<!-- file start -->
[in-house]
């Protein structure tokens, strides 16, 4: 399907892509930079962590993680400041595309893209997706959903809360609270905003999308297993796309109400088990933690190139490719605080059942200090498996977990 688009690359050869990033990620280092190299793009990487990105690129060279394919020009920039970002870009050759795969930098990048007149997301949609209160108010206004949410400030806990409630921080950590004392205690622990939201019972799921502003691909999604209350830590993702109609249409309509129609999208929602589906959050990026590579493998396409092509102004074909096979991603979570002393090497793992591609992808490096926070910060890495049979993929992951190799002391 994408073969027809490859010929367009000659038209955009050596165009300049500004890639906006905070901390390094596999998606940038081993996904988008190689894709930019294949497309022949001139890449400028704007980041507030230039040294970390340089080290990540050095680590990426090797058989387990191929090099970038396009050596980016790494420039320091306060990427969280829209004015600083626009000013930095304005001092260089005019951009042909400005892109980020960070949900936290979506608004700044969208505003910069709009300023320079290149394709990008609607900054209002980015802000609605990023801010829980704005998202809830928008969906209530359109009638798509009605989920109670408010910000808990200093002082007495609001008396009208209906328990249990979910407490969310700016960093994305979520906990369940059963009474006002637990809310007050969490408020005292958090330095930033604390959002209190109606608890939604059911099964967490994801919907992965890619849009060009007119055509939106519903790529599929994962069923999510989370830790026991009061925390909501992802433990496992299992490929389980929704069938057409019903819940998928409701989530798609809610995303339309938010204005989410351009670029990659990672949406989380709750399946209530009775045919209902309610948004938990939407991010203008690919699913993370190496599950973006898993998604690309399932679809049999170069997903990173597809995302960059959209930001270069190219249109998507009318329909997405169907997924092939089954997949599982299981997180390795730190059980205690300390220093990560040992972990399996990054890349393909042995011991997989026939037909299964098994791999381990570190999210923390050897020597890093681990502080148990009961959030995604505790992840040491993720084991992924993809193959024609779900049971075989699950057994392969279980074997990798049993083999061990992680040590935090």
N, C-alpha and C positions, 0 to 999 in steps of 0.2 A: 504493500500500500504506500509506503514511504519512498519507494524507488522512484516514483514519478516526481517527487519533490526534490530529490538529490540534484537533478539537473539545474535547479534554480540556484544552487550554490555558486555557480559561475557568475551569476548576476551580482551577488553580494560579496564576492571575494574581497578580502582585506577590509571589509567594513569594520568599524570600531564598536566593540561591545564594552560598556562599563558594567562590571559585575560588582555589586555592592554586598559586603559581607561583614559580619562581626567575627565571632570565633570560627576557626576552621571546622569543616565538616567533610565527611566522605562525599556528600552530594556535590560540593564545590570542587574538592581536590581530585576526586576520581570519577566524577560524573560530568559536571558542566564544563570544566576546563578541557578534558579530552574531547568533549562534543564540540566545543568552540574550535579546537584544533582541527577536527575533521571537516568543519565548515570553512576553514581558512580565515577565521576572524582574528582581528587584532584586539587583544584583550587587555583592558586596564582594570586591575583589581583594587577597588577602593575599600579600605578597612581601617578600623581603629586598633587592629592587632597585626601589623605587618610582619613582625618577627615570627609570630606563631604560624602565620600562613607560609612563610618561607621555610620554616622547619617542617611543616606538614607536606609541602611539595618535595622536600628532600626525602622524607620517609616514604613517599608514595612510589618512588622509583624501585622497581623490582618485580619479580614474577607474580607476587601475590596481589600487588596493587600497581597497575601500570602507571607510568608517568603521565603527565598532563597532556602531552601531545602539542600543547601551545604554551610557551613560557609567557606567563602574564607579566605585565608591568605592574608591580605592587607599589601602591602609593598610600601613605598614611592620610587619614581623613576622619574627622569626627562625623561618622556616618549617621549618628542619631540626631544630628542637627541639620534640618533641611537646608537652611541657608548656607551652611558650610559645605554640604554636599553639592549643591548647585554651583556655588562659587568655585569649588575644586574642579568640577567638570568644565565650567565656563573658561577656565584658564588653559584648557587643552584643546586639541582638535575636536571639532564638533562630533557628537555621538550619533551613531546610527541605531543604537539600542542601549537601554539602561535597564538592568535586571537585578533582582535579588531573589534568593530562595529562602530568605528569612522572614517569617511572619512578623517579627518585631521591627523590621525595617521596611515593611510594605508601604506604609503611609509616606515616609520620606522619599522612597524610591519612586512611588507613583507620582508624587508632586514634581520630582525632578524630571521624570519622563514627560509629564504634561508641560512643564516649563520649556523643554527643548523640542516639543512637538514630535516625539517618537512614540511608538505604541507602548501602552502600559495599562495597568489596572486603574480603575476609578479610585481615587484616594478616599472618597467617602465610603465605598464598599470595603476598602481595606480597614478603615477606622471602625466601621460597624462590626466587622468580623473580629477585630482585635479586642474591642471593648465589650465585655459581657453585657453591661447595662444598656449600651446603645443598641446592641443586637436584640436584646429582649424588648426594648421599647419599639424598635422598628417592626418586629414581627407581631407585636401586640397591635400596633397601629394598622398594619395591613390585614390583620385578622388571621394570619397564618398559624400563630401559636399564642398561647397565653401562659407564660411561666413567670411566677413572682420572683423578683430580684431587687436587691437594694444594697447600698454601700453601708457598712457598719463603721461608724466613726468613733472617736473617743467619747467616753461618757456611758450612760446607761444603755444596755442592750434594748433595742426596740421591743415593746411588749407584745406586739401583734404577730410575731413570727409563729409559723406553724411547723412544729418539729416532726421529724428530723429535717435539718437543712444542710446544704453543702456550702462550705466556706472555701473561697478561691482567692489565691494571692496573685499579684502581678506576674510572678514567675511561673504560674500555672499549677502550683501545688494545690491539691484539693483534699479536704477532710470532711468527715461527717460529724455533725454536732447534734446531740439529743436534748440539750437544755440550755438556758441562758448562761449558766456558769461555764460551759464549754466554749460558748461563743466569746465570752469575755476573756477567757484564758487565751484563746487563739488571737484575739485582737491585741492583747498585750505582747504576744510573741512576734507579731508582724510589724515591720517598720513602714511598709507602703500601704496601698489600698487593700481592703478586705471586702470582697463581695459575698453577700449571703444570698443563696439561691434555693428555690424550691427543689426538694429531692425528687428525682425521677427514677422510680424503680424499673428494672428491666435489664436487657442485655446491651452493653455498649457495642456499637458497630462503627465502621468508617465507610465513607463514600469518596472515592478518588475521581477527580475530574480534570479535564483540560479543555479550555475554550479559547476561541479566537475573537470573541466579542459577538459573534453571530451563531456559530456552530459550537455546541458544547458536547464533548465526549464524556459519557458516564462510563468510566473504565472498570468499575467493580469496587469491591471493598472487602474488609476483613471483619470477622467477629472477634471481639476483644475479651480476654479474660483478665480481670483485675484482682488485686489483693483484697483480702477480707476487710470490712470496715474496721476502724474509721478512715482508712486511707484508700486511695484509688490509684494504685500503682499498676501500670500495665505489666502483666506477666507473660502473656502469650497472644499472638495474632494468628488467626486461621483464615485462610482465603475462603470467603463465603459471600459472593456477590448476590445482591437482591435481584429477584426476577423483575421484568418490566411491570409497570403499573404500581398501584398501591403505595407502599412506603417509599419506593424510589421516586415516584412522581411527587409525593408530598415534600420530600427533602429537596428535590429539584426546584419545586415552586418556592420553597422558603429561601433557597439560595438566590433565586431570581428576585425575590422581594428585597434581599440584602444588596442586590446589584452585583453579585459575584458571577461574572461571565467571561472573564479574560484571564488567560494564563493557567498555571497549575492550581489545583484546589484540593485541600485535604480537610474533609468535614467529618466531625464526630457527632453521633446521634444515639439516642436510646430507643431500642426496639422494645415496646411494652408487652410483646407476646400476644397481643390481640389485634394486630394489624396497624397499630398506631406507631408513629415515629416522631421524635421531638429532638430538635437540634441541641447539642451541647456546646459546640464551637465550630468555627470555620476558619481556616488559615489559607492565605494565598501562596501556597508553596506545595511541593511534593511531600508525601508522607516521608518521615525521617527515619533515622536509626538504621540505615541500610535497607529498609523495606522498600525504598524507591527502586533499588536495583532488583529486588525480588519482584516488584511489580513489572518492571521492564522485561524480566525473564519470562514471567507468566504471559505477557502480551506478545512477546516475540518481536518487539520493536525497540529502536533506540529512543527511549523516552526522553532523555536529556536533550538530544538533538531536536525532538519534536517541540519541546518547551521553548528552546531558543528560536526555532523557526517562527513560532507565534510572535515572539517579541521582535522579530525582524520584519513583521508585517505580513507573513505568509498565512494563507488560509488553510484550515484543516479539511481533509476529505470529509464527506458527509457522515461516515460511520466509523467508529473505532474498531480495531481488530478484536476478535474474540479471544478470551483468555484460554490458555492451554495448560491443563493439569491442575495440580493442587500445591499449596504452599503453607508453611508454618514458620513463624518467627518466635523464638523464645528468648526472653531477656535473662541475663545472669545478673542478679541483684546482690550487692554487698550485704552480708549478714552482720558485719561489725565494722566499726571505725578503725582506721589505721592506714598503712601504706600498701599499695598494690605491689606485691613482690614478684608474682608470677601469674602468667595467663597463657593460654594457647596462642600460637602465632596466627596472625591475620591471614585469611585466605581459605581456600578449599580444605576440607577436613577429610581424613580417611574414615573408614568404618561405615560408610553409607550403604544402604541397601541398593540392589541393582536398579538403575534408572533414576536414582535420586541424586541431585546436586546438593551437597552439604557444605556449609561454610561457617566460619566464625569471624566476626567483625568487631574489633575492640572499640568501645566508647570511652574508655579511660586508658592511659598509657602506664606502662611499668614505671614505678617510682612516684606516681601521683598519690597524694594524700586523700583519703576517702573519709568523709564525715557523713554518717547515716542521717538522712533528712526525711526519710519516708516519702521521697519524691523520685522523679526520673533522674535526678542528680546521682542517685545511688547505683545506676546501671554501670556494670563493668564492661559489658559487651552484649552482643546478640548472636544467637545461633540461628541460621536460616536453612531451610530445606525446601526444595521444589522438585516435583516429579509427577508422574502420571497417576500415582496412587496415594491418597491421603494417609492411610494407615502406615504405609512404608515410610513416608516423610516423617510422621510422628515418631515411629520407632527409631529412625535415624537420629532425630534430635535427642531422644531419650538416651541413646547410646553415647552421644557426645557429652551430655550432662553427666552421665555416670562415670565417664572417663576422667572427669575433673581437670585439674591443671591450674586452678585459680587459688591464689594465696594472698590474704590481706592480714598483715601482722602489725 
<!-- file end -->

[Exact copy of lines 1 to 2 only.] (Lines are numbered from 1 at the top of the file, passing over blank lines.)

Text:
[in-house]
């Protein structure tokens, strides 16, 4: 399907892509930079962590993680400041595309893209997706959903809360609270905003999308297993796309109400088990933690190139490719605080059942200090498996977990 688009690359050869990033990620280092190299793009990487990105690129060279394919020009920039970002870009050759795969930098990048007149997301949609209160108010206004949410400030806990409630921080950590004392205690622990939201019972799921502003691909999604209350830590993702109609249409309509129609999208929602589906959050990026590579493998396409092509102004074909096979991603979570002393090497793992591609992808490096926070910060890495049979993929992951190799002391 994408073969027809490859010929367009000659038209955009050596165009300049500004890639906006905070901390390094596999998606940038081993996904988008190689894709930019294949497309022949001139890449400028704007980041507030230039040294970390340089080290990540050095680590990426090797058989387990191929090099970038396009050596980016790494420039320091306060990427969280829209004015600083626009000013930095304005001092260089005019951009042909400005892109980020960070949900936290979506608004700044969208505003910069709009300023320079290149394709990008609607900054209002980015802000609605990023801010829980704005998202809830928008969906209530359109009638798509009605989920109670408010910000808990200093002082007495609001008396009208209906328990249990979910407490969310700016960093994305979520906990369940059963009474006002637990809310007050969490408020005292958090330095930033604390959002209190109606608890939604059911099964967490994801919907992965890619849009060009007119055509939106519903790529599929994962069923999510989370830790026991009061925390909501992802433990496992299992490929389980929704069938057409019903819940998928409701989530798609809610995303339309938010204005989410351009670029990659990672949406989380709750399946209530009775045919209902309610948004938990939407991010203008690919699913993370190496599950973006898993998604690309399932679809049999170069997903990173597809995302960059959209930001270069190219249109998507009318329909997405169907997924092939089954997949599982299981997180390795730190059980205690300390220093990560040992972990399996990054890349393909042995011991997989026939037909299964098994791999381990570190999210923390050897020597890093681990502080148990009961959030995604505790992840040491993720084991992924993809193959024609779900049971075989699950057994392969279980074997990798049993083999061990992680040590935090």